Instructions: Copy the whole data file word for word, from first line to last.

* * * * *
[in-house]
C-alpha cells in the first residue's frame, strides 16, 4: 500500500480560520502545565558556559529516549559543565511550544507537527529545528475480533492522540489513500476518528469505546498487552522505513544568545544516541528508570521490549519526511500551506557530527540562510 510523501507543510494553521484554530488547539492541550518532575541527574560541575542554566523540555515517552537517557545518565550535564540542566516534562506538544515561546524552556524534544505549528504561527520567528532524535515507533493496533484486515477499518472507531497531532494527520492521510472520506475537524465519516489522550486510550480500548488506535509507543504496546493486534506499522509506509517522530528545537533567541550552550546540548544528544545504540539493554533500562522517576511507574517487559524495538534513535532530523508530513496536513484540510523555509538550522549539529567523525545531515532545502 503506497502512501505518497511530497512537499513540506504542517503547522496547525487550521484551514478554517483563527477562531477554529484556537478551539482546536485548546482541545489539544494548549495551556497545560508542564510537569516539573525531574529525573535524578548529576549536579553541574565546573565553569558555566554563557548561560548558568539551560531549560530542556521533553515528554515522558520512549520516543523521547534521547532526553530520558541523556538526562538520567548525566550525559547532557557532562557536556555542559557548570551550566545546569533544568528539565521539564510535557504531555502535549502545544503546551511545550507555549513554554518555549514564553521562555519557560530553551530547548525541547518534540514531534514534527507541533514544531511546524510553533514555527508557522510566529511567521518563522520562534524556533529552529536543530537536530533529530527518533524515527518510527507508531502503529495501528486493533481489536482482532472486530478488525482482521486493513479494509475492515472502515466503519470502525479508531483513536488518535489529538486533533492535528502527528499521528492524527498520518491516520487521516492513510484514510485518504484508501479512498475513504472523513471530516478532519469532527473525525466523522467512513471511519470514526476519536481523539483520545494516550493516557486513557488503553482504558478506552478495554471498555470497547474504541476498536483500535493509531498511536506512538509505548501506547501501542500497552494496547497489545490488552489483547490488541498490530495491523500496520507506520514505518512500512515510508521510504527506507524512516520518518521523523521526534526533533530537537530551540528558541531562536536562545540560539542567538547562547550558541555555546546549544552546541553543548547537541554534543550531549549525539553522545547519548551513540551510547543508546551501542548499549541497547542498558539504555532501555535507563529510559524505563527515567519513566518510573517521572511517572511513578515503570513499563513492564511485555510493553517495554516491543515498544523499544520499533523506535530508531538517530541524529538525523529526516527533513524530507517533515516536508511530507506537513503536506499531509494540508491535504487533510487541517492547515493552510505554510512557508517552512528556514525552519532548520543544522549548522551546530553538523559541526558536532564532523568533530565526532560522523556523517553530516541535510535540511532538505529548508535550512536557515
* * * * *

[in-house]
C-alpha cells in the first residue's frame, strides 16, 4: 500500500480560520502545565558556559529516549559543565511550544507537527529545528475480533492522540489513500476518528469505546498487552522505513544568545544516541528508570521490549519526511500551506557530527540562510 510523501507543510494553521484554530488547539492541550518532575541527574560541575542554566523540555515517552537517557545518565550535564540542566516534562506538544515561546524552556524534544505549528504561527520567528532524535515507533493496533484486515477499518472507531497531532494527520492521510472520506475537524465519516489522550486510550480500548488506535509507543504496546493486534506499522509506509517522530528545537533567541550552550546540548544528544545504540539493554533500562522517576511507574517487559524495538534513535532530523508530513496536513484540510523555509538550522549539529567523525545531515532545502 503506497502512501505518497511530497512537499513540506504542517503547522496547525487550521484551514478554517483563527477562531477554529484556537478551539482546536485548546482541545489539544494548549495551556497545560508542564510537569516539573525531574529525573535524578548529576549536579553541574565546573565553569558555566554563557548561560548558568539551560531549560530542556521533553515528554515522558520512549520516543523521547534521547532526553530520558541523556538526562538520567548525566550525559547532557557532562557536556555542559557548570551550566545546569533544568528539565521539564510535557504531555502535549502545544503546551511545550507555549513554554518555549514564553521562555519557560530553551530547548525541547518534540514531534514534527507541533514544531511546524510553533514555527508557522510566529511567521518563522520562534524556533529552529536543530537536530533529530527518533524515527518510527507508531502503529495501528486493533481489536482482532472486530478488525482482521486493513479494509475492515472502515466503519470502525479508531483513536488518535489529538486533533492535528502527528499521528492524527498520518491516520487521516492513510484514510485518504484508501479512498475513504472523513471530516478532519469532527473525525466523522467512513471511519470514526476519536481523539483520545494516550493516557486513557488503553482504558478506552478495554471498555470497547474504541476498536483500535493509531498511536506512538509505548501506547501501542500497552494496547497489545490488552489483547490488541498490530495491523500496520507506520514505518512500512515510508521510504527506507524512516520518518521523523521526534526533533530537537530551540528558541531562536536562545540560539542567538547562547550558541555555546546549544552546541553543548547537541554534543550531549549525539553522545547519548551513540551510547543508546551501542548499549541497547542498558539504555532501555535507563529510559524505563527515567519513566518510573517521572511517572511513578515503570513499563513492564511485555510493553517495554516491543515498544523499544520499533523506535530508531538517530541524529538525523529526516527533513524530507517533515516536508511530507506537513503536506499531509494540508491535504487533510487541517492547515493552510505554510512557508517552512528556514525552519532548520543544522549548522551546530553538523559541526558536532564532523568533530565526532560522523556523517553530516541535510535540511532538505529548508535550512536557515